A Saxony wheel (also called a flax wheel) or an upright wheel (also called a castle wheel), can be used to spin wool or cotton, but are invaluable when spinning flax (linen). The ends of flax fibers tend to stick out from the thread unless wetted while being spun. The spinner typically keeps a bowl of water handy when spinning flax, and on these types of wheels, both hands are free (since the wheel is turned with a treadle, rather than by hand), so the spinner can use one hand to draft the fibers and the other to wet them.
The spinning jenny, a multi-spool spinning wheel invented c. 1764 by James Hargreaves, dramatically reduced the amount of work needed to produce yarn of high consistency, with a single worker able to work eight or more spools at once. At roughly the same time, Richard Arkwright and a team of craftsmen developed the spinning frame, which produced a stronger thread than the spinning jenny. Too large to be operated by hand, a spinning frame powered by a waterwheel became the water frame.
In 1779, Samuel Crompton combined elements of the spinning jenny and water frame to create the spinning mule. This produced a stronger thread, and was suitable for mechanisation on a grand scale. A later development, from 1828/29, was Ring spinning.
In the 20th century, new techniques including Open End spinning or rotor spinning were invented to produce yarns at rates in excess of 40 meters per second.
Characteristics of spun yarns
Yarn can be, and is, spun from a wide variety of materials, including natural fibers such as animal, plant, and mineral fibers, and synthetic fibers. It was probably first made from plant fibers, but animal fibers soon followed.
Twist and ply
The direction in which the yarn is spun is called twist. Yarns are characterized as S-twist or Z-twist according to the direction of spinning (see diagram). Tightness of twist is measured in TPI (twists per inch or turns per inch).
Two or more spun yarns may be twisted together or plied to form a thicker yarn. Generally, handspun single plies are spun with a Z-twist, and plying is done with an S-twist. This is a cultural preference differing in some areas but surprisingly common.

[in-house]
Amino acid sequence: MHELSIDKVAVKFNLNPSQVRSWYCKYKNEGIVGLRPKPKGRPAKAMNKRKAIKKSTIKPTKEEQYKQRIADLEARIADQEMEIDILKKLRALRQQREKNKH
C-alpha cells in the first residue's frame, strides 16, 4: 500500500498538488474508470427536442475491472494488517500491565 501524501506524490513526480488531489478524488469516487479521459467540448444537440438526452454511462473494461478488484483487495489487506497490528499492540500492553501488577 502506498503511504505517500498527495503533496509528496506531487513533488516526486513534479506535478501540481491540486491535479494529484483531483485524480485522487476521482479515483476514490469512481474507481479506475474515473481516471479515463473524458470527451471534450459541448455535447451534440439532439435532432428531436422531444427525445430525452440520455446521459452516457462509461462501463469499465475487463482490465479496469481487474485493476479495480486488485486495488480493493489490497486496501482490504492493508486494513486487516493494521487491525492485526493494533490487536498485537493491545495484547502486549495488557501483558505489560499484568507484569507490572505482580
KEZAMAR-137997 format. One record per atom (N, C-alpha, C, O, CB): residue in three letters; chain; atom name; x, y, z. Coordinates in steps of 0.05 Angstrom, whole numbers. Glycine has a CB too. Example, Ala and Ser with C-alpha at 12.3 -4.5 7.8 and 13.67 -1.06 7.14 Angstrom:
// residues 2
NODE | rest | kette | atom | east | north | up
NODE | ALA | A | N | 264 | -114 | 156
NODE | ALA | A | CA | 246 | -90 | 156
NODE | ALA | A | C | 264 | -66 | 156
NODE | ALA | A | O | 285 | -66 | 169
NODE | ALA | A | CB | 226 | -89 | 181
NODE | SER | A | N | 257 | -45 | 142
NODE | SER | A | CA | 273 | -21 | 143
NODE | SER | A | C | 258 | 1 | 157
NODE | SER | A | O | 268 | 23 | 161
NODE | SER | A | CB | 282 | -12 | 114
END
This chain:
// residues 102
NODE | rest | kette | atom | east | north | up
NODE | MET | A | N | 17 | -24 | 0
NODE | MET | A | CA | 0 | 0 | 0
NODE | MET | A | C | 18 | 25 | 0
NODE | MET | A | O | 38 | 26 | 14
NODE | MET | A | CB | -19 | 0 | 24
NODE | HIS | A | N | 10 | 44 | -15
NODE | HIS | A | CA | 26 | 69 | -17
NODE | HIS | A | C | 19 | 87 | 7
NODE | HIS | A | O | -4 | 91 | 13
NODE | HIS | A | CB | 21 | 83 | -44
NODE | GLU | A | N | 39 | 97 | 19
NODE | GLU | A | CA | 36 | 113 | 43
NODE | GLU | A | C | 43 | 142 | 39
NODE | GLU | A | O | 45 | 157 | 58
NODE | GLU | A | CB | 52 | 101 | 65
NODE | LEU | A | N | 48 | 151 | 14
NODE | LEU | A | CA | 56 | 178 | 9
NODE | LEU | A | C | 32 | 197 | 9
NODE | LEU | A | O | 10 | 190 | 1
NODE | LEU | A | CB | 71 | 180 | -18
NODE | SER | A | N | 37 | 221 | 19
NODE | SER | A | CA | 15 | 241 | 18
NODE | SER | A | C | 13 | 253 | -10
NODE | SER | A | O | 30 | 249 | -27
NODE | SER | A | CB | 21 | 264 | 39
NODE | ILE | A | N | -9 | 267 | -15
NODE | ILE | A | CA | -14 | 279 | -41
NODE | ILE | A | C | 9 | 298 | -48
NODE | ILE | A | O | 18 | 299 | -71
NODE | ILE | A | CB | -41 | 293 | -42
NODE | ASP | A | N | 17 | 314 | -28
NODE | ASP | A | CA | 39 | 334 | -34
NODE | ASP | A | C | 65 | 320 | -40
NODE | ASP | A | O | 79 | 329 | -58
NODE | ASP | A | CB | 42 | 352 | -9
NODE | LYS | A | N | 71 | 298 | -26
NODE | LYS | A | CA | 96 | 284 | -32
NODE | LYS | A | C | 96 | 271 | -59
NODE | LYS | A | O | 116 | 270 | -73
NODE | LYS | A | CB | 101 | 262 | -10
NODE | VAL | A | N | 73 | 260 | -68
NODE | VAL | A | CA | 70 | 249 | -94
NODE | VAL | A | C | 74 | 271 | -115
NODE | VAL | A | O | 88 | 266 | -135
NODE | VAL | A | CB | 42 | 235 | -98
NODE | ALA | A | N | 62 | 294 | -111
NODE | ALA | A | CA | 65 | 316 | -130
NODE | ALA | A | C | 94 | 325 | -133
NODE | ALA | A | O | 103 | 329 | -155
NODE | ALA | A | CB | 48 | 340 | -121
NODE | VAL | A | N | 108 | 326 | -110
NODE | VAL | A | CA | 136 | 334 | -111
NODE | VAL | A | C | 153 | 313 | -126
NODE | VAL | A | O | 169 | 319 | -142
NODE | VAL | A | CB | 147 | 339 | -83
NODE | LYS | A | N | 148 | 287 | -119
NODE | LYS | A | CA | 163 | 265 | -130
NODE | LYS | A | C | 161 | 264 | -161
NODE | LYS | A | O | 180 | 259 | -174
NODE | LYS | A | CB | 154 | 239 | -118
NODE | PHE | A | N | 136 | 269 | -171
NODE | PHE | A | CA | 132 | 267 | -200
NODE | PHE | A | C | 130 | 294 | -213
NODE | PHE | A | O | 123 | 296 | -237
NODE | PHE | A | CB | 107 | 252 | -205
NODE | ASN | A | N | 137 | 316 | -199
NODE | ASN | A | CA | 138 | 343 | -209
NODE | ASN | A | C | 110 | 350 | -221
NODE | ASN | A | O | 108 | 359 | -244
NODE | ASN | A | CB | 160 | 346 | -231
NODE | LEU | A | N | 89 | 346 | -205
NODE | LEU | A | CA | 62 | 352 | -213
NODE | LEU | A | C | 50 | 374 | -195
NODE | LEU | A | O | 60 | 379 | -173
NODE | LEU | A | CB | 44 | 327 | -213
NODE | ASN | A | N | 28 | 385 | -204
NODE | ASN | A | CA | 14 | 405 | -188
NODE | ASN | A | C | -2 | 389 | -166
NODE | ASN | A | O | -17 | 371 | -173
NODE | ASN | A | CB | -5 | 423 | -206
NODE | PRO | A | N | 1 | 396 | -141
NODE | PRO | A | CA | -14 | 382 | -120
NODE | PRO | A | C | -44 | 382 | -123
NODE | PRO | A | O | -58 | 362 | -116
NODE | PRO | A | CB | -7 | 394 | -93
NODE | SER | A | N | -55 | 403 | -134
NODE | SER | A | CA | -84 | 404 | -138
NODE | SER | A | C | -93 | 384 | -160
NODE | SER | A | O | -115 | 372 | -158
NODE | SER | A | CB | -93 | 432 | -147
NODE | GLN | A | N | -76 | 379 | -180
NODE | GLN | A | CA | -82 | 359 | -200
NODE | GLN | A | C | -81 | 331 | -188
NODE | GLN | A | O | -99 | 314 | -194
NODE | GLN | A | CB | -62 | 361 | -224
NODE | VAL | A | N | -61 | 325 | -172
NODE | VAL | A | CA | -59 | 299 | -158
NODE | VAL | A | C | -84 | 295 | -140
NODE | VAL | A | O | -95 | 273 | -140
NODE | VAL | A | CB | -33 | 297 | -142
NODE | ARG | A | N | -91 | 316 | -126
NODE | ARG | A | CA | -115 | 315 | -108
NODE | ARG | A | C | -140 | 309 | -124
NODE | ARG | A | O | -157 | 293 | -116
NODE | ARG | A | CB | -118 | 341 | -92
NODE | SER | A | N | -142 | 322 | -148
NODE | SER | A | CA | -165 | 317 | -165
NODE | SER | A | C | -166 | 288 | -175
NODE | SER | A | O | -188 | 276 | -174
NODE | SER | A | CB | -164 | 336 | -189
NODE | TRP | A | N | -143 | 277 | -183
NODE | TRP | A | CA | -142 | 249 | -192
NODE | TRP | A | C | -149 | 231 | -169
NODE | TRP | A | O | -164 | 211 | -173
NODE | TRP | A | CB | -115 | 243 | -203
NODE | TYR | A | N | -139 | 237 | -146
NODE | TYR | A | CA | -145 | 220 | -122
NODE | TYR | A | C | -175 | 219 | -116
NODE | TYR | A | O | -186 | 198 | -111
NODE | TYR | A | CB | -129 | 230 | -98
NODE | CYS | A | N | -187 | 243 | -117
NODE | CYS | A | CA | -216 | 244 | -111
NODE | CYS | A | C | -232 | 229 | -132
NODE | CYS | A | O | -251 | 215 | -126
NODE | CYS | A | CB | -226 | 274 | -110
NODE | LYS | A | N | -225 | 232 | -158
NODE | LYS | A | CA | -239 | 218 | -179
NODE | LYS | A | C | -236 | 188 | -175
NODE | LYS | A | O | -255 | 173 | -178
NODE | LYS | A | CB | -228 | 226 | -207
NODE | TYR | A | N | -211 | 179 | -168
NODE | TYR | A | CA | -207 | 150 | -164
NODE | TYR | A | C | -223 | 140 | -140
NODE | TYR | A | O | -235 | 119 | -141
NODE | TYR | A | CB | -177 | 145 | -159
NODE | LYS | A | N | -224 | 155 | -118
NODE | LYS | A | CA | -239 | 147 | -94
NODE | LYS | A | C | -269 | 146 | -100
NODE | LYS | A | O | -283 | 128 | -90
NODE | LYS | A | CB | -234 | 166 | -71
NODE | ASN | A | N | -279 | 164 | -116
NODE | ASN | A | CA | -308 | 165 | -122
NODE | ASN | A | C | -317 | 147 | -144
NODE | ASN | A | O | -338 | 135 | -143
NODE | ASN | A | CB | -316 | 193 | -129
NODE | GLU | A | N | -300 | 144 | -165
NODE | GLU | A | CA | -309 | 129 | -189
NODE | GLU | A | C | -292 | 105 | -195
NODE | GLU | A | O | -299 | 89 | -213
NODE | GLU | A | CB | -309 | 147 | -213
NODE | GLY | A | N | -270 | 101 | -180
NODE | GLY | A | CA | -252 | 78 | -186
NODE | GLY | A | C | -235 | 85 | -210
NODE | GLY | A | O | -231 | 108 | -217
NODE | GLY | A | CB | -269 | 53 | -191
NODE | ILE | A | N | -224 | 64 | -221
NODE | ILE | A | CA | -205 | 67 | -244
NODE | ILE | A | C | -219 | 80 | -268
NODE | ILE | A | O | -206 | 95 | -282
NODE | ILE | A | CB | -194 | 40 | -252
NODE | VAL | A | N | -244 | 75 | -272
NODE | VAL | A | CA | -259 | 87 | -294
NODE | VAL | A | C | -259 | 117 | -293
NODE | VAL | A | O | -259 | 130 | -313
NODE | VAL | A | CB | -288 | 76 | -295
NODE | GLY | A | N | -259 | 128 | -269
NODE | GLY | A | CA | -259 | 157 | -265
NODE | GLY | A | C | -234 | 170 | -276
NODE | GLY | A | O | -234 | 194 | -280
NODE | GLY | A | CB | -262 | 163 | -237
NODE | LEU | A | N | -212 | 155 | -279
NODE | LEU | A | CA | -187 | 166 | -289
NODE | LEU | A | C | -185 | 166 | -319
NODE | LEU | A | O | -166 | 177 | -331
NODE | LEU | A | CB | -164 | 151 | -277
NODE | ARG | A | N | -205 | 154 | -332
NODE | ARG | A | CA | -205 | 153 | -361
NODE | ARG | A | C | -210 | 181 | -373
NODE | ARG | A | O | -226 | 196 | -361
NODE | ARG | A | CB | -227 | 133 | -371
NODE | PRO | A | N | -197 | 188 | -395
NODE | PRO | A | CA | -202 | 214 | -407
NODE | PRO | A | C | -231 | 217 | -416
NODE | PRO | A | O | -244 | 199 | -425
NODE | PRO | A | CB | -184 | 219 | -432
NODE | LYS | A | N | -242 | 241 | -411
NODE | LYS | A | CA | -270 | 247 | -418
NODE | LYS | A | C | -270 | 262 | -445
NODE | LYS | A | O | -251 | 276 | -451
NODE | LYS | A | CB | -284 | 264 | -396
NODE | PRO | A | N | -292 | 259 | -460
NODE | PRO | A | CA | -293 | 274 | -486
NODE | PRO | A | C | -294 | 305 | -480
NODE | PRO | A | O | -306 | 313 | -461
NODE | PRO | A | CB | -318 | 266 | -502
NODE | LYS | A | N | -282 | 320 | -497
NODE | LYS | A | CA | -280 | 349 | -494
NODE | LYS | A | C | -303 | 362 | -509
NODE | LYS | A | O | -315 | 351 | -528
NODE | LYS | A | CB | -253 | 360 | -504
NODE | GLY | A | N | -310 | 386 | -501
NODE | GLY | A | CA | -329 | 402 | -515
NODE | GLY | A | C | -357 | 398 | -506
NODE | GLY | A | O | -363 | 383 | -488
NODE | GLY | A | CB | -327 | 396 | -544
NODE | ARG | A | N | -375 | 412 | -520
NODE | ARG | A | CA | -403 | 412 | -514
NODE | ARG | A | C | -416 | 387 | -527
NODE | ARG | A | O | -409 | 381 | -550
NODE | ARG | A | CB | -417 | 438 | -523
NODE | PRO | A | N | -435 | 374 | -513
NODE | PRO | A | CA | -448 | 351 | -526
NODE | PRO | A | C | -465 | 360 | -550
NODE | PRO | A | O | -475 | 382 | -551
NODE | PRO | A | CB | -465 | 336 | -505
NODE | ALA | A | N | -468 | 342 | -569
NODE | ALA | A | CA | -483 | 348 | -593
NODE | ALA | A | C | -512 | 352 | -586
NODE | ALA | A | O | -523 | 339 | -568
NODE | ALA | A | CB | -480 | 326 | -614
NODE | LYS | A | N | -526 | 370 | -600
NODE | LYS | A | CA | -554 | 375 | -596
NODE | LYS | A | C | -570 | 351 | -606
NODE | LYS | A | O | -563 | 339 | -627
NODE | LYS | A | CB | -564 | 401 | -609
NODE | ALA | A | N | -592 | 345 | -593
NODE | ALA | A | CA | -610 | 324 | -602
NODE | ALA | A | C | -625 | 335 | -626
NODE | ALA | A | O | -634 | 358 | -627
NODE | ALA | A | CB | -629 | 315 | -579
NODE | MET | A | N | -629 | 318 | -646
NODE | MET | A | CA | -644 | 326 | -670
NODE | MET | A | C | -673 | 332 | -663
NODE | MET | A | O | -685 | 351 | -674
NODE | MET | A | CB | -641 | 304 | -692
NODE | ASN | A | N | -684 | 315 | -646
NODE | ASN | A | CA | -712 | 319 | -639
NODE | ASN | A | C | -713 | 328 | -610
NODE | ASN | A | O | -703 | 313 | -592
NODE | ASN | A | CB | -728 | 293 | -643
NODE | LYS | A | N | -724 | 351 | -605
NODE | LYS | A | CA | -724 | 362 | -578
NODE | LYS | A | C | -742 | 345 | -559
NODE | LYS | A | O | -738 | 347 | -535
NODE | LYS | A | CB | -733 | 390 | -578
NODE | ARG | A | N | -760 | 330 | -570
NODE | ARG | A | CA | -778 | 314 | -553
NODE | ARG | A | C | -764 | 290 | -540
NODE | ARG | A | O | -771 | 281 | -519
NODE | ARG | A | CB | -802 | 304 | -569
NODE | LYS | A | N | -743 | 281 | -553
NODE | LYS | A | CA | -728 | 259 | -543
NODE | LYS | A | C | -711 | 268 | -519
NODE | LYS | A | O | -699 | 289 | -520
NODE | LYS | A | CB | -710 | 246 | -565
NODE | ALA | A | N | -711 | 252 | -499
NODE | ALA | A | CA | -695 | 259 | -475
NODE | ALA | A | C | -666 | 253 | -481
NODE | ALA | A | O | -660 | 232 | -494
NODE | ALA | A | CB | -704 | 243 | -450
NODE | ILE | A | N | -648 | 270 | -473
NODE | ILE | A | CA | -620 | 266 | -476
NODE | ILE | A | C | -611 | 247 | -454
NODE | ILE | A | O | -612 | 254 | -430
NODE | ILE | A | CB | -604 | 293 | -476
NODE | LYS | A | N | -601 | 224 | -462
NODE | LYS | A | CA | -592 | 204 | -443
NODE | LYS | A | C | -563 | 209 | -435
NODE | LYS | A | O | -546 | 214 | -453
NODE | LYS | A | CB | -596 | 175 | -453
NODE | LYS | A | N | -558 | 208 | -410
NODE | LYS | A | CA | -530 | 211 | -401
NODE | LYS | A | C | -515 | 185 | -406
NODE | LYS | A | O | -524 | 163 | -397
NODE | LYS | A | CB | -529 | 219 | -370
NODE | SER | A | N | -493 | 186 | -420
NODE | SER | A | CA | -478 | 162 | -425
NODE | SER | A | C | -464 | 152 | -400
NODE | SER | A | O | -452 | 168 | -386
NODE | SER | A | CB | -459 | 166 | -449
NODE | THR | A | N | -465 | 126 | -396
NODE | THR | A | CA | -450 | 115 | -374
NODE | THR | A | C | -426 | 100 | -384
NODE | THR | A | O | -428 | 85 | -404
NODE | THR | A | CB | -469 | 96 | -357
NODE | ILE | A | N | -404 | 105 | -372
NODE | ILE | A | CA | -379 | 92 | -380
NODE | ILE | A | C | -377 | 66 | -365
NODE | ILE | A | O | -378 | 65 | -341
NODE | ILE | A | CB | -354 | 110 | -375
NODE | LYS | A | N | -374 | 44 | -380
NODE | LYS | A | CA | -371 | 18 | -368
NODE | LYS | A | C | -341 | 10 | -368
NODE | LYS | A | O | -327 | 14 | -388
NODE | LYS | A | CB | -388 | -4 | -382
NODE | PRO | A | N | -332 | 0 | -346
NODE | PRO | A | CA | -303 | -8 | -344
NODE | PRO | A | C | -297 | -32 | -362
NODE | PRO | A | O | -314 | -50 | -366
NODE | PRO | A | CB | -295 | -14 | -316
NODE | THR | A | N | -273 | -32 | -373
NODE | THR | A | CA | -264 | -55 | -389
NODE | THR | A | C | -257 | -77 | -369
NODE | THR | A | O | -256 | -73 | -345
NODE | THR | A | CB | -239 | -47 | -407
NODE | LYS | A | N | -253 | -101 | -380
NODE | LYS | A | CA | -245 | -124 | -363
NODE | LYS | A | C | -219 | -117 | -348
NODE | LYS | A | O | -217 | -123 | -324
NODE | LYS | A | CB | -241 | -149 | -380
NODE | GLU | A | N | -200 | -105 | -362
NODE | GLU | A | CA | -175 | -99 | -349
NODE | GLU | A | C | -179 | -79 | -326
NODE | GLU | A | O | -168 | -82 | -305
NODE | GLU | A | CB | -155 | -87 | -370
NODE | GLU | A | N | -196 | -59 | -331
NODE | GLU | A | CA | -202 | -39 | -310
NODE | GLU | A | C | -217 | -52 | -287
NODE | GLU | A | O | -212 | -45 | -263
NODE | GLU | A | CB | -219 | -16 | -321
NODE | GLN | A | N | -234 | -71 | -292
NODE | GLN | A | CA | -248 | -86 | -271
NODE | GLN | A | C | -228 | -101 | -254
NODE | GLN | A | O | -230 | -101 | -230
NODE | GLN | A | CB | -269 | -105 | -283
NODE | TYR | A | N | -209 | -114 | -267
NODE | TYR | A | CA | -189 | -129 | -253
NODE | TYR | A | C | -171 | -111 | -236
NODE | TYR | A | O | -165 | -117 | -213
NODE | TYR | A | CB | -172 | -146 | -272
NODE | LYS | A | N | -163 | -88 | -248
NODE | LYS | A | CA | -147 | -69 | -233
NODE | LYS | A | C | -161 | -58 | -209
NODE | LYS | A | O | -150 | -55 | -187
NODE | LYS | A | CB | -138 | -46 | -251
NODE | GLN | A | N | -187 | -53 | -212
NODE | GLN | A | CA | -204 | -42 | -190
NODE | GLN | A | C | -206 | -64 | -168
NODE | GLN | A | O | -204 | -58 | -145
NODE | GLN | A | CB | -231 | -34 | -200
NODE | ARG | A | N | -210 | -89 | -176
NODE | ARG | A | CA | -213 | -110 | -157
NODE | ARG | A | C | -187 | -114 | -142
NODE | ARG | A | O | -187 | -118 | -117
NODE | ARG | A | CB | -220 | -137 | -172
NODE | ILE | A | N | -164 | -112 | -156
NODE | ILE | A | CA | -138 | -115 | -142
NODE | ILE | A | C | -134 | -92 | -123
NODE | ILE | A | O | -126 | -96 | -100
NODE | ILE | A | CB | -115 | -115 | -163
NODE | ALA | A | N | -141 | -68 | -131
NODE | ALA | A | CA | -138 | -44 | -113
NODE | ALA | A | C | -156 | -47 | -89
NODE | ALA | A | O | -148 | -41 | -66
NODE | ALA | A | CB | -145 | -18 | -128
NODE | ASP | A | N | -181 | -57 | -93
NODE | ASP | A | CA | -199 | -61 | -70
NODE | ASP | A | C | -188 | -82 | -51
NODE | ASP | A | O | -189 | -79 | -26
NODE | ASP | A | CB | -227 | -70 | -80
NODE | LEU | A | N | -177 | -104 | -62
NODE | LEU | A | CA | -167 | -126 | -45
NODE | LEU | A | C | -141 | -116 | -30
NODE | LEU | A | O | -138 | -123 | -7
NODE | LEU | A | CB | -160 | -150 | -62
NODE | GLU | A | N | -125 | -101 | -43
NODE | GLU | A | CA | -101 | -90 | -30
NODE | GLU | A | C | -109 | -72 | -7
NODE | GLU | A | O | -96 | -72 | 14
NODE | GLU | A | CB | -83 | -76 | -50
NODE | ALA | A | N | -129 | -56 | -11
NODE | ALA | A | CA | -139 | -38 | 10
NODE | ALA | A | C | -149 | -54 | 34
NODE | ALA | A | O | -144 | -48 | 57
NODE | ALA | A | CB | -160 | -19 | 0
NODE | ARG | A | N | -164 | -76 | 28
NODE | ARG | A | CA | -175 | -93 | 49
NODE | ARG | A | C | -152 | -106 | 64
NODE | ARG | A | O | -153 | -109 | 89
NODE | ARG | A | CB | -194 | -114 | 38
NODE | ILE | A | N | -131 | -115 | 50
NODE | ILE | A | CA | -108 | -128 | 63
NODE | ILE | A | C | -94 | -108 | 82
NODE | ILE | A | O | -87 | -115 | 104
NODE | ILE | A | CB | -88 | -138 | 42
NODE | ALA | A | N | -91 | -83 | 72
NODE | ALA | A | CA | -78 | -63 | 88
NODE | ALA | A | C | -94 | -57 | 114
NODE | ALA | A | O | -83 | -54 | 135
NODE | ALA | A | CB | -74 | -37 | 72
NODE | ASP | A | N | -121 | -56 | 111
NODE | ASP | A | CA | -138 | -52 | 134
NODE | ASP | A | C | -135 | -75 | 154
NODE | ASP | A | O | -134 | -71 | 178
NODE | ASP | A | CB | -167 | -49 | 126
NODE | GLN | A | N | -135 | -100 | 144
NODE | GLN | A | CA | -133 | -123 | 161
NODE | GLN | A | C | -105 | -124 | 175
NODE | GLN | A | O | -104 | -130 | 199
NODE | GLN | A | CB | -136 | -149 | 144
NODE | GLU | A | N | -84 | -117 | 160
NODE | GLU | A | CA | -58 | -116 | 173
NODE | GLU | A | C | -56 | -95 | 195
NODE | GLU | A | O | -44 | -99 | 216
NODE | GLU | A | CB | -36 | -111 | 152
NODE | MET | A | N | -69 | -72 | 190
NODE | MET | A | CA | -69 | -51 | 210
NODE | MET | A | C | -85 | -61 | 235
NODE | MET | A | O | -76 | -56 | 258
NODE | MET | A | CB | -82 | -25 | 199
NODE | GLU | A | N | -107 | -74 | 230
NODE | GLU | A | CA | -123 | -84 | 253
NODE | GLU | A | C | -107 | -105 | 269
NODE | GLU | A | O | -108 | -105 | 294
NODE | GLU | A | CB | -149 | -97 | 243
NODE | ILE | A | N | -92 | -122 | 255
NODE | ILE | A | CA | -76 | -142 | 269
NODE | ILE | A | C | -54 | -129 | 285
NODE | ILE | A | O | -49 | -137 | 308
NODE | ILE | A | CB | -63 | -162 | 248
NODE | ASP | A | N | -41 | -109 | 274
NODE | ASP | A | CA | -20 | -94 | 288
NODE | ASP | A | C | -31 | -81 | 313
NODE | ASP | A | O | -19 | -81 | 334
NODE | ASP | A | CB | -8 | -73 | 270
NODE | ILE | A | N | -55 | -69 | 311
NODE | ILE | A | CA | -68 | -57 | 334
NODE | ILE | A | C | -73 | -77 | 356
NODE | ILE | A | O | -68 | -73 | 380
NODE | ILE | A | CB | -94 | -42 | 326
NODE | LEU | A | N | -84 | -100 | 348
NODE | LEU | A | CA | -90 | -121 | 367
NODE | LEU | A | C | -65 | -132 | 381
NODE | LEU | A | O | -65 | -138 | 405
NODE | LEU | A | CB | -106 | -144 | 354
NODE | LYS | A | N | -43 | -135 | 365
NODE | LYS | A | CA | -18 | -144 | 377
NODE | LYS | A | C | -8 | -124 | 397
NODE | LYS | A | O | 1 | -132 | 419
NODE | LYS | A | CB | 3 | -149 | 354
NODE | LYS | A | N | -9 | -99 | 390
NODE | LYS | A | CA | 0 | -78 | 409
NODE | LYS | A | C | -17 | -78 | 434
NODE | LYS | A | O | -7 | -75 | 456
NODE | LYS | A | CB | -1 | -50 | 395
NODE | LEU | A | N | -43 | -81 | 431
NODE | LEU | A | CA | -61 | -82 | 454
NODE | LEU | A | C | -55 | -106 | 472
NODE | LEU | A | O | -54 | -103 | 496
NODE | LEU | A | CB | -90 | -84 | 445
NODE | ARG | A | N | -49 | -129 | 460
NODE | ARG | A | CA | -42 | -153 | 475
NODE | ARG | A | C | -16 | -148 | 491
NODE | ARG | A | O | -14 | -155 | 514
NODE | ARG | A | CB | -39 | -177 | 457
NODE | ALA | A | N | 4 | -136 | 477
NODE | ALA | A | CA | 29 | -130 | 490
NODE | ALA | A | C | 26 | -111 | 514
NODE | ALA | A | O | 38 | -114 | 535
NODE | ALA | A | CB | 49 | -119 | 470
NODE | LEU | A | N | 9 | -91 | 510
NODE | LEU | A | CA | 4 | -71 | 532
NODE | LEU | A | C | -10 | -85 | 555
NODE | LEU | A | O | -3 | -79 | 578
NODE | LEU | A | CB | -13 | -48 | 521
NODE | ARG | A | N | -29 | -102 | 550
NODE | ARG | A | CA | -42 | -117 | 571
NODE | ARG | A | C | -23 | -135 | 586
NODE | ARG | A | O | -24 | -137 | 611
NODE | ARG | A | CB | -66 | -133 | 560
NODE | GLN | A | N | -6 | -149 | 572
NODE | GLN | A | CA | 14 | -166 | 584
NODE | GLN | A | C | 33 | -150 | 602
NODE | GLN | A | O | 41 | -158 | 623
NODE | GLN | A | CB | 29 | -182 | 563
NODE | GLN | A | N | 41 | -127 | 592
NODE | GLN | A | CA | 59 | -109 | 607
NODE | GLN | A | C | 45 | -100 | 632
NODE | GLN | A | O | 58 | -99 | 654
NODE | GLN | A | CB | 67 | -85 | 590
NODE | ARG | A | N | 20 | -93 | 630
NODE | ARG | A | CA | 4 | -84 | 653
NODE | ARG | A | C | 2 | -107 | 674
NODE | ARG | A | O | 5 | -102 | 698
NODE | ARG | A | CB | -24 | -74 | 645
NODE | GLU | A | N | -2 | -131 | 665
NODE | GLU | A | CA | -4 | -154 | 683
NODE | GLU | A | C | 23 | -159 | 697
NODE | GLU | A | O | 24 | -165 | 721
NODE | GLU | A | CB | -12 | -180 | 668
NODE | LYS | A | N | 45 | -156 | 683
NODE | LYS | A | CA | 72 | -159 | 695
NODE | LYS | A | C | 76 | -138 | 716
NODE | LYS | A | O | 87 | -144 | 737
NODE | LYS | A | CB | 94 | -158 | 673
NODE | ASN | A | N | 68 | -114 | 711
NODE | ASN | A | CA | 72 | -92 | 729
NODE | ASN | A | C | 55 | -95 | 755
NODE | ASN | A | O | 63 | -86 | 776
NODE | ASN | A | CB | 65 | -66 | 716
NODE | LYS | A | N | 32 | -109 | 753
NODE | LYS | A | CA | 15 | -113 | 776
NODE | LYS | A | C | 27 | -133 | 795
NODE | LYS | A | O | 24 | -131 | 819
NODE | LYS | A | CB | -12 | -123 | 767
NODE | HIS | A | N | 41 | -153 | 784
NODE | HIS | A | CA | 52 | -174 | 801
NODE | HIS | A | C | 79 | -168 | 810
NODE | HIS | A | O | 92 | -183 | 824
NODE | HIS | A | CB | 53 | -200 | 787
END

Yarns can be made of two, three, four, or more plies, or may be used as singles without plying. Two-ply yarn can also be plied from both ends of one long strand of singles using a center-pull ball, where one end feeds from within a ball of yarn while the other end feeds from the outside. So-called "Andean" plying, in which the single is first wound around one hand in a specific manner that allows unwinding both ends at once without tangling, is another way to ply smaller amounts of yarn. The name comes from a method used by Andean spinners to manage and splice unevenly matched singles being plied from multiple spindles. "Navajo" (aka "chain-") plying is another method of producing a three-ply yarn, in which one strand of singles is looped around itself in a manner similar to crochet and the resulting three parallel strands twisted together. This method is often used to keep colors together on singles dyed in sequential colors. Cabled yarns are usually four-ply yarns made by plying two strands of two-ply yarn together in the direction opposite to the plying direction for the two-ply yarns.
Contemporary hand spinning
Hand-spinning is still an important skill in many traditional societies. Hobby or small scale artisan spinners spin their own yarn to control specific yarn qualities and produce yarn that is not widely available commercially. Sometimes these yarns are made available to non-spinners online and in local yarn stores. Handspinners also may spin for self-sufficiency, a sense of accomplishment, or a sense of connection to history and the land. In addition, they may take up spinning for its meditative qualities.